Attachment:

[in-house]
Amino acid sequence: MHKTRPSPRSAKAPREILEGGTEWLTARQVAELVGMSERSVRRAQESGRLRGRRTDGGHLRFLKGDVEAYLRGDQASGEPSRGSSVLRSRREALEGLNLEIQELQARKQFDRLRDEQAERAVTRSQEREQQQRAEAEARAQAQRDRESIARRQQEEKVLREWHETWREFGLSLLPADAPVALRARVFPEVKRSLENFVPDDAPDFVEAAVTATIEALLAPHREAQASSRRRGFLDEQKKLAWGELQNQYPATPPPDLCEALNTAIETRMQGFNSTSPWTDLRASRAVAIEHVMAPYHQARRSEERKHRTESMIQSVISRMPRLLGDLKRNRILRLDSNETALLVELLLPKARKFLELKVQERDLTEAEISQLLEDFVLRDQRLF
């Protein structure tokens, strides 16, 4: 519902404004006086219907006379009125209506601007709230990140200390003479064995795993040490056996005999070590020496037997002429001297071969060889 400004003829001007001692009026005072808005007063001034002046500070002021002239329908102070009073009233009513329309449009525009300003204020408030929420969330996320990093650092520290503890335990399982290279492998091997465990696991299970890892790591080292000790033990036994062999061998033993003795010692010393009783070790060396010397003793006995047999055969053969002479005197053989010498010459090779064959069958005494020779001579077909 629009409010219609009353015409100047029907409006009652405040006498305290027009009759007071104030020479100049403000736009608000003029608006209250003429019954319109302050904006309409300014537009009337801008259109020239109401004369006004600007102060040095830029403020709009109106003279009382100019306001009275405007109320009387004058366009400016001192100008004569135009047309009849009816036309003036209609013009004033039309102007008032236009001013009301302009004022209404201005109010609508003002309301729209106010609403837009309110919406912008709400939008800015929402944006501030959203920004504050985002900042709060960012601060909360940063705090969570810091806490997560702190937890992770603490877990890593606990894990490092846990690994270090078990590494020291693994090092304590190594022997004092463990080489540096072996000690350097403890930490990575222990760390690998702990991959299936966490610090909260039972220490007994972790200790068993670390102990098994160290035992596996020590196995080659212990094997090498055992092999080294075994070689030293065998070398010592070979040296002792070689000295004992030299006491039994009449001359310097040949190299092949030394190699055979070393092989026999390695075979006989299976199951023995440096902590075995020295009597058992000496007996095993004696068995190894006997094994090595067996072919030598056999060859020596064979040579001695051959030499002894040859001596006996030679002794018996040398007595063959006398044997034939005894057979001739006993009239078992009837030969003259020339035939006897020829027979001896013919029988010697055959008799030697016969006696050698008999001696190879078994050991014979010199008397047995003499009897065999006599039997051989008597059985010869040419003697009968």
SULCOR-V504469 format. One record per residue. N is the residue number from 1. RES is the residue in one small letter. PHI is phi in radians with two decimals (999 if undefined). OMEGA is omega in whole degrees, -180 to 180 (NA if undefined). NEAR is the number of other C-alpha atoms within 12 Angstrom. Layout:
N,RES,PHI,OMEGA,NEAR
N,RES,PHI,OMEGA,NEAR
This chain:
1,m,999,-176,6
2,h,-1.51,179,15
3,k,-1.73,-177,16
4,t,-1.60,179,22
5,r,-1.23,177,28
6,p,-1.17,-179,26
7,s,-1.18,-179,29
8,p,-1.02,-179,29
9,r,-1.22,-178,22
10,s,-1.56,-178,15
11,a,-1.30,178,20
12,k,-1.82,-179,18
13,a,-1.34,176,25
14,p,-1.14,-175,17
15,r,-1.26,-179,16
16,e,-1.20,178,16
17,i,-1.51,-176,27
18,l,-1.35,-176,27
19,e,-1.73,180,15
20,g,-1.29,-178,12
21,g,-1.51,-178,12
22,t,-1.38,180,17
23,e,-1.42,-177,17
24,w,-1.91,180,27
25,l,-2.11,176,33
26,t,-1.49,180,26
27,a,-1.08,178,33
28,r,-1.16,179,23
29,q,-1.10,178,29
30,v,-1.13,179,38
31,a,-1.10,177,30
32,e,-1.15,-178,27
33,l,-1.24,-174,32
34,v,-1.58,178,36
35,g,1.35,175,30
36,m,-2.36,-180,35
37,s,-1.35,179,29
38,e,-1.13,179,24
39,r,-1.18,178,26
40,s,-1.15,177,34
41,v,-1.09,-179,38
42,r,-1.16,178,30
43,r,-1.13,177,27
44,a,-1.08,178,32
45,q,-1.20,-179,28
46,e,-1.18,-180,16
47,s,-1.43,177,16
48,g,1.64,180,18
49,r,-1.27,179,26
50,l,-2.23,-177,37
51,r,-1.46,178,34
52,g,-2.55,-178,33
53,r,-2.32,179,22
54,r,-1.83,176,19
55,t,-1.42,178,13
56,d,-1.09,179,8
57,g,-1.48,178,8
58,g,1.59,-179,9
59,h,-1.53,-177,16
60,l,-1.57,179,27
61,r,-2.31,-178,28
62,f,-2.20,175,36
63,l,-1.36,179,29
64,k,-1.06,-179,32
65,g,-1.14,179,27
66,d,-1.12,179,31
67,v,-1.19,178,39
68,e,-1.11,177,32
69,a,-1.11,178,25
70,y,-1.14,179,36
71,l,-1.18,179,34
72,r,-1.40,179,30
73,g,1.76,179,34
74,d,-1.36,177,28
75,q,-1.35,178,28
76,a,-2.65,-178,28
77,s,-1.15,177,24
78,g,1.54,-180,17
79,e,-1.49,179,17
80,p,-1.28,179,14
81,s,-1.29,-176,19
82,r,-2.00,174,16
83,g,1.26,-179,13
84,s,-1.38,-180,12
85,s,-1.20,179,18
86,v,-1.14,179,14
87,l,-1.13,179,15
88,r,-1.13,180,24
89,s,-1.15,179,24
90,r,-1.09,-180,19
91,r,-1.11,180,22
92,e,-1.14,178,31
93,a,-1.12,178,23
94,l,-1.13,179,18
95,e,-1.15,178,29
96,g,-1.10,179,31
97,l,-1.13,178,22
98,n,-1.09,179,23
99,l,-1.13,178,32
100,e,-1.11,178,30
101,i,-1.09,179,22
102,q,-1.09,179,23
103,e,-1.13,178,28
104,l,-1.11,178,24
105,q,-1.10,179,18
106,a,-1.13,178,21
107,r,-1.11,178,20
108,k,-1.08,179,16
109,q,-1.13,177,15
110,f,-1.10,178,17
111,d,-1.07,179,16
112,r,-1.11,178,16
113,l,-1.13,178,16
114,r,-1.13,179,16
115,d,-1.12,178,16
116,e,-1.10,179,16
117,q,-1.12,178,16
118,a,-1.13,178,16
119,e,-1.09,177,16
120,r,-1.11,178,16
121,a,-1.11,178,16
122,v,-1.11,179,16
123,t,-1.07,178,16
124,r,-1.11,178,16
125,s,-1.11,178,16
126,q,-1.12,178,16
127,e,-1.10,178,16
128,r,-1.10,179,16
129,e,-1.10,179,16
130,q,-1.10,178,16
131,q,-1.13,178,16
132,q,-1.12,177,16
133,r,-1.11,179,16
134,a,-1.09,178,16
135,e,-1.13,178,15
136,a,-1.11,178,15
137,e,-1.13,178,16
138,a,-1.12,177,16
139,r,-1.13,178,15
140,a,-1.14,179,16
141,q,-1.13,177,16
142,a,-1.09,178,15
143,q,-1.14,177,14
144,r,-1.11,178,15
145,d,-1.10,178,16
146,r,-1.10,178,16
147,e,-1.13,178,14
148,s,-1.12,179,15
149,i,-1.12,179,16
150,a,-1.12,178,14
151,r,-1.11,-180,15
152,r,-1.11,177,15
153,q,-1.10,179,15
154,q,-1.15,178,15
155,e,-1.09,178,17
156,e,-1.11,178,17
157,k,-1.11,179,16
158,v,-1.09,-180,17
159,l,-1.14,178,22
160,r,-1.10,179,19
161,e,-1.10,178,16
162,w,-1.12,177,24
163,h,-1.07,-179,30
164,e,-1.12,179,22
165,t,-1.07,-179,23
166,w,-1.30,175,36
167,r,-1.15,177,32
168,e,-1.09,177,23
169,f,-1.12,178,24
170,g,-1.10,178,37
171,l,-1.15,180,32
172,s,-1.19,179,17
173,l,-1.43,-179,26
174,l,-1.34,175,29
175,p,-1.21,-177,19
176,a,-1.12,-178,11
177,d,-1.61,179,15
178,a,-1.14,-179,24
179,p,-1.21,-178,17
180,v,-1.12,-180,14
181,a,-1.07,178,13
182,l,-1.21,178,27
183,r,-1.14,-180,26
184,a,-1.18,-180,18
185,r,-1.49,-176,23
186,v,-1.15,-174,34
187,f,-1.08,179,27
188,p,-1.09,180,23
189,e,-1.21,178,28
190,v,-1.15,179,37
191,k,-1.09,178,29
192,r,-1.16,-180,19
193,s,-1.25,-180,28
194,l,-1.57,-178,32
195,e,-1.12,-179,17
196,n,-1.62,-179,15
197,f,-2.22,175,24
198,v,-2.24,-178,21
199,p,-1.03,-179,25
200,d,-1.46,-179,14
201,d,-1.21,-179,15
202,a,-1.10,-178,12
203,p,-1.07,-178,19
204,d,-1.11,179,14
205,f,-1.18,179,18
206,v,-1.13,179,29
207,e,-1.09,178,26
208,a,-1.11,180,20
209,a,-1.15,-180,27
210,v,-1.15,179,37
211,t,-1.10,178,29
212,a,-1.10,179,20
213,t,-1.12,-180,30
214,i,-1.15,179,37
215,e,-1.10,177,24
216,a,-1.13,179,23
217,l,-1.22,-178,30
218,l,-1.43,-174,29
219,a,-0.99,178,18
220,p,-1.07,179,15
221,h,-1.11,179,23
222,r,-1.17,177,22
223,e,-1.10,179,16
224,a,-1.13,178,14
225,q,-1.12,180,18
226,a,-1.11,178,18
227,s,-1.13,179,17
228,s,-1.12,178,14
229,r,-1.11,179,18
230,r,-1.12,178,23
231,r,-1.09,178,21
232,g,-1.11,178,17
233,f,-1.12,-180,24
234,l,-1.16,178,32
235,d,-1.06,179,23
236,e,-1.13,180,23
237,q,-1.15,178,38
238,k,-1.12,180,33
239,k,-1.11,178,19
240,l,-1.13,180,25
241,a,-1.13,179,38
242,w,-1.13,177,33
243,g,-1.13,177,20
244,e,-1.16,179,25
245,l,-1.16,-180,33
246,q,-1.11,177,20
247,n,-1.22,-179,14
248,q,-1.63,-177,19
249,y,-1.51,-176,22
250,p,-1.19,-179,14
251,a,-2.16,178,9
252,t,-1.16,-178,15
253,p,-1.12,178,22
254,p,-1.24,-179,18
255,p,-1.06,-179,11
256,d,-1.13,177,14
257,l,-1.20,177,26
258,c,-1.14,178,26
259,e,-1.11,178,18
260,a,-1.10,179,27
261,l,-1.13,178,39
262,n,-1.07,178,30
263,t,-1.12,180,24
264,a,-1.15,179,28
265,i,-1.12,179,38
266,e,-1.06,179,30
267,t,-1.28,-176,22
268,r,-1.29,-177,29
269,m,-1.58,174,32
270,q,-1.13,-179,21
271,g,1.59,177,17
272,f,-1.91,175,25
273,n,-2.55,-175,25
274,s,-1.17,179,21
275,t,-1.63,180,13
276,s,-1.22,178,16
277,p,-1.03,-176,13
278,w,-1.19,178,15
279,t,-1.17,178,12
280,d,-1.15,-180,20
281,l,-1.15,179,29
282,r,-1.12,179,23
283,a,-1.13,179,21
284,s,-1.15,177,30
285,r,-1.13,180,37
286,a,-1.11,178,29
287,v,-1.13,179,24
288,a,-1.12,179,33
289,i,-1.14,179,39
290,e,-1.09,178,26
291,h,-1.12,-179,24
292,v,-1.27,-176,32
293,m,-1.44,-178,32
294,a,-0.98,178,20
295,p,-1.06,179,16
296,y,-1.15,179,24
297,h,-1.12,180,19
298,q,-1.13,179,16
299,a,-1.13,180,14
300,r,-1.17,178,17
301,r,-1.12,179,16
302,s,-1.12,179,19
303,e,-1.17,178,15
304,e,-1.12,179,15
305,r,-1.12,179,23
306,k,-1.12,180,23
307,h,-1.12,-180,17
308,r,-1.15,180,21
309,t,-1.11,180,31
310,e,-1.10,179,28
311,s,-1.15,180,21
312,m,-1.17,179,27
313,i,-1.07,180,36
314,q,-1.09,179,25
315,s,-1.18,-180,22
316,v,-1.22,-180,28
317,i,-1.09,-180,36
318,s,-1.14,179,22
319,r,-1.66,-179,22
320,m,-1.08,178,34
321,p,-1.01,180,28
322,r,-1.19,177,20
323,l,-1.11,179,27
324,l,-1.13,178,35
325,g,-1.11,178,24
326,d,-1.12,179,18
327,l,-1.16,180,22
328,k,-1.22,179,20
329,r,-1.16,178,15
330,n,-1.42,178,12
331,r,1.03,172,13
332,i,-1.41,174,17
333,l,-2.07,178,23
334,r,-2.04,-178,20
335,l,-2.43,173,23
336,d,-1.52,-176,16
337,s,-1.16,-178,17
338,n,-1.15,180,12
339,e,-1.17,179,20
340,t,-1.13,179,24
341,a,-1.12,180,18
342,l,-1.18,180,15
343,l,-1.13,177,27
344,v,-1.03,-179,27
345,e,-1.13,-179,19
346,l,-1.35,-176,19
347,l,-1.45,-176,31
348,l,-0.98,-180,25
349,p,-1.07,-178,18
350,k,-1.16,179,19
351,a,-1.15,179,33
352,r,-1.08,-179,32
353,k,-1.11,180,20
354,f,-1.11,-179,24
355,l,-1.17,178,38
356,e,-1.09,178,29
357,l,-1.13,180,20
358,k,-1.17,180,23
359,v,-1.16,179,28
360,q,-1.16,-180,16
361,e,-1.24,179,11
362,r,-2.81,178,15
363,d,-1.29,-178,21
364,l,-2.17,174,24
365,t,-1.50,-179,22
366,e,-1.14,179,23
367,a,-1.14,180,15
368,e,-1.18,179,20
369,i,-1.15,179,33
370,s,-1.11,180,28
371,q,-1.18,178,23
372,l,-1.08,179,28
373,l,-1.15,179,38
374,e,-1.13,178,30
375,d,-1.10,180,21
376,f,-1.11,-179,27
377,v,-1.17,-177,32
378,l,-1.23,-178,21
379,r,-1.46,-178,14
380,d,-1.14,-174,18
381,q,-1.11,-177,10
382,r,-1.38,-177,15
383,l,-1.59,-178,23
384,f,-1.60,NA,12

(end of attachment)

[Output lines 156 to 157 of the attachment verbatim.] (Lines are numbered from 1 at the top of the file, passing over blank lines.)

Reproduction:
149,i,-1.12,179,16
150,a,-1.12,178,14